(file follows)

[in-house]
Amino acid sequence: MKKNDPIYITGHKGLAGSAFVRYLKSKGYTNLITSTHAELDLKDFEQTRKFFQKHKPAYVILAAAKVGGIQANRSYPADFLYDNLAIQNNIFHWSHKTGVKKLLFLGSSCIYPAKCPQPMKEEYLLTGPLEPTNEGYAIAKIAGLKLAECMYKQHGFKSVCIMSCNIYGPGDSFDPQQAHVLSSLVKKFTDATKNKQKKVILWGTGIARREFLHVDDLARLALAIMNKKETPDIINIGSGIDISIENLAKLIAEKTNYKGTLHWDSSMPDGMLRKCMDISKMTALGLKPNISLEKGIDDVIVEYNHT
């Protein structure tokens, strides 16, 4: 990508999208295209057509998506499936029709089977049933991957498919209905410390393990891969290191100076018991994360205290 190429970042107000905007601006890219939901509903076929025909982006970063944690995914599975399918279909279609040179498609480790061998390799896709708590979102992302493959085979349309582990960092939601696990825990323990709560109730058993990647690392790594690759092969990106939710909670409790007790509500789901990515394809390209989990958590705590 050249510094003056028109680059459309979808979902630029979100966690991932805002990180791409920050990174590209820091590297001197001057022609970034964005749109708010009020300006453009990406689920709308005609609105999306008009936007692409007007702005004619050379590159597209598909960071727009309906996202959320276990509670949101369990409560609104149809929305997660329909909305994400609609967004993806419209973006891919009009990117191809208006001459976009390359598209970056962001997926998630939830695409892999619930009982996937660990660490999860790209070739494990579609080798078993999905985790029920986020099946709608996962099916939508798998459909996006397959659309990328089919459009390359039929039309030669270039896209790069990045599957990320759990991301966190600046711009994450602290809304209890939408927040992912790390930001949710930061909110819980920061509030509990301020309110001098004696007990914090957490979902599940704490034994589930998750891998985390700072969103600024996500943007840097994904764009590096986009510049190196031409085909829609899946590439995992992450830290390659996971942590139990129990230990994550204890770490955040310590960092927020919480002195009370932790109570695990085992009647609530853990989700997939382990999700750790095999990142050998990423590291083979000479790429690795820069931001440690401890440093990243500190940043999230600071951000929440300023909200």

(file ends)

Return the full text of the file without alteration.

[in-house]
Amino acid sequence: MKKNDPIYITGHKGLAGSAFVRYLKSKGYTNLITSTHAELDLKDFEQTRKFFQKHKPAYVILAAAKVGGIQANRSYPADFLYDNLAIQNNIFHWSHKTGVKKLLFLGSSCIYPAKCPQPMKEEYLLTGPLEPTNEGYAIAKIAGLKLAECMYKQHGFKSVCIMSCNIYGPGDSFDPQQAHVLSSLVKKFTDATKNKQKKVILWGTGIARREFLHVDDLARLALAIMNKKETPDIINIGSGIDISIENLAKLIAEKTNYKGTLHWDSSMPDGMLRKCMDISKMTALGLKPNISLEKGIDDVIVEYNHT
């Protein structure tokens, strides 16, 4: 990508999208295209057509998506499936029709089977049933991957498919209905410390393990891969290191100076018991994360205290 190429970042107000905007601006890219939901509903076929025909982006970063944690995914599975399918279909279609040179498609480790061998390799896709708590979102992302493959085979349309582990960092939601696990825990323990709560109730058993990647690392790594690759092969990106939710909670409790007790509500789901990515394809390209989990958590705590 050249510094003056028109680059459309979808979902630029979100966690991932805002990180791409920050990174590209820091590297001197001057022609970034964005749109708010009020300006453009990406689920709308005609609105999306008009936007692409007007702005004619050379590159597209598909960071727009309906996202959320276990509670949101369990409560609104149809929305997660329909909305994400609609967004993806419209973006891919009009990117191809208006001459976009390359598209970056962001997926998630939830695409892999619930009982996937660990660490999860790209070739494990579609080798078993999905985790029920986020099946709608996962099916939508798998459909996006397959659309990328089919459009390359039929039309030669270039896209790069990045599957990320759990991301966190600046711009994450602290809304209890939408927040992912790390930001949710930061909110819980920061509030509990301020309110001098004696007990914090957490979902599940704490034994589930998750891998985390700072969103600024996500943007840097994904764009590096986009510049190196031409085909829609899946590439995992992450830290390659996971942590139990129990230990994550204890770490955040310590960092927020919480002195009370932790109570695990085992009647609530853990989700997939382990999700750790095999990142050998990423590291083979000479790429690795820069931001440690401890440093990243500190940043999230600071951000929440300023909200």